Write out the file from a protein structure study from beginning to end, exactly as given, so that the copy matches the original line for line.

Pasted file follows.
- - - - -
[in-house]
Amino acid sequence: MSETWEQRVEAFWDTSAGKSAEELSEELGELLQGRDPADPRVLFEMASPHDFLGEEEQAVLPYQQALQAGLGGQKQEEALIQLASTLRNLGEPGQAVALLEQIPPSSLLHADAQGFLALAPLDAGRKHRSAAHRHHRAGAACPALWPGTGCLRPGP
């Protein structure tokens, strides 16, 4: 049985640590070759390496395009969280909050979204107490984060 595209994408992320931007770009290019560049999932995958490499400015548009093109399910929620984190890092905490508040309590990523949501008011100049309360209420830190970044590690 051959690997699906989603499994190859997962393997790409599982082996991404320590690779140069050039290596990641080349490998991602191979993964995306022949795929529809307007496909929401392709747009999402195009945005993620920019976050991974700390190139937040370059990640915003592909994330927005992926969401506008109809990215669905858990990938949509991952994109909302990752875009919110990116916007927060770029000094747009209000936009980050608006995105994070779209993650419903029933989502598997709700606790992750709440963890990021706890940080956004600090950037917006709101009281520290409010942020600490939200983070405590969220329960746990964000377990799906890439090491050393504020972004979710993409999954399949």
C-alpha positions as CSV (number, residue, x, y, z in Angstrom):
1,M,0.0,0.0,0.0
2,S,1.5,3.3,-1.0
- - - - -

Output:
[in-house]
Amino acid sequence: MSETWEQRVEAFWDTSAGKSAEELSEELGELLQGRDPADPRVLFEMASPHDFLGEEEQAVLPYQQALQAGLGGQKQEEALIQLASTLRNLGEPGQAVALLEQIPPSSLLHADAQGFLALAPLDAGRKHRSAAHRHHRAGAACPALWPGTGCLRPGP
């Protein structure tokens, strides 16, 4: 049985640590070759390496395009969280909050979204107490984060 595209994408992320931007770009290019560049999932995958490499400015548009093109399910929620984190890092905490508040309590990523949501008011100049309360209420830190970044590690 051959690997699906989603499994190859997962393997790409599982082996991404320590690779140069050039290596990641080349490998991602191979993964995306022949795929529809307007496909929401392709747009999402195009945005993620920019976050991974700390190139937040370059990640915003592909994330927005992926969401506008109809990215669905858990990938949509991952994109909302990752875009919110990116916007927060770029000094747009209000936009980050608006995105994070779209993650419903029933989502598997709700606790992750709440963890990021706890940080956004600090950037917006709101009281520290409010942020600490939200983070405590969220329960746990964000377990799906890439090491050393504020972004979710993409999954399949």
C-alpha positions as CSV (number, residue, x, y, z in Angstrom):
1,M,0.0,0.0,0.0
2,S,1.5,3.3,-1.0